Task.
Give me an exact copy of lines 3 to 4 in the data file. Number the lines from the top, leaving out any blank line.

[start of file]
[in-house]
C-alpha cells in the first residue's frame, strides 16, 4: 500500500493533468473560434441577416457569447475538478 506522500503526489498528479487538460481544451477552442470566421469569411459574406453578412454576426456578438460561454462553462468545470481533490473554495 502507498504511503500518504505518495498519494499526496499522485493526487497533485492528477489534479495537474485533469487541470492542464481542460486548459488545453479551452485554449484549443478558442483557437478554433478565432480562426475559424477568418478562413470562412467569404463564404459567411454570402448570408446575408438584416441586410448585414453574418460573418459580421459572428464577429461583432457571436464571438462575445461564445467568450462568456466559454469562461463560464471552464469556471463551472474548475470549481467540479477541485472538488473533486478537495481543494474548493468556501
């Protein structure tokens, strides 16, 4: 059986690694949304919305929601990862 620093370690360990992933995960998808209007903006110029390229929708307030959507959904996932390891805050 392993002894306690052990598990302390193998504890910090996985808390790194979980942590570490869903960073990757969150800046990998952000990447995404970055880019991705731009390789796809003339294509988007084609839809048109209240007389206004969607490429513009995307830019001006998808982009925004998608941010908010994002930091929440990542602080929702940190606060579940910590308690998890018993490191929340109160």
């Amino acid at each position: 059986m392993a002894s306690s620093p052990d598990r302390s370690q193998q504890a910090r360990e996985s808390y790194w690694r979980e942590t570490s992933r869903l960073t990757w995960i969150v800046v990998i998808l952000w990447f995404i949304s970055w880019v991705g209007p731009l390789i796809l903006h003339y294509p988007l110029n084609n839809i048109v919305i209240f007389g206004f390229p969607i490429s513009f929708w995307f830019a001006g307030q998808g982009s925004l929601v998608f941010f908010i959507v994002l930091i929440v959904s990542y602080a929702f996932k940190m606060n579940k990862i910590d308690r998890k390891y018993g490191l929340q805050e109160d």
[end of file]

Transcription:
């Protein structure tokens, strides 16, 4: 059986690694949304919305929601990862 620093370690360990992933995960998808209007903006110029390229929708307030959507959904996932390891805050 392993002894306690052990598990302390193998504890910090996985808390790194979980942590570490869903960073990757969150800046990998952000990447995404970055880019991705731009390789796809003339294509988007084609839809048109209240007389206004969607490429513009995307830019001006998808982009925004998608941010908010994002930091929440990542602080929702940190606060579940910590308690998890018993490191929340109160």
């Amino acid at each position: 059986m392993a002894s306690s620093p052990d598990r302390s370690q193998q504890a910090r360990e996985s808390y790194w690694r979980e942590t570490s992933r869903l960073t990757w995960i969150v800046v990998i998808l952000w990447f995404i949304s970055w880019v991705g209007p731009l390789i796809l903006h003339y294509p988007l110029n084609n839809i048109v919305i209240f007389g206004f390229p969607i490429s513009f929708w995307f830019a001006g307030q998808g982009s925004l929601v998608f941010f908010i959507v994002l930091i929440v959904s990542y602080a929702f996932k940190m606060n579940k990862i910590d308690r998890k390891y018993g490191l929340q805050e109160d």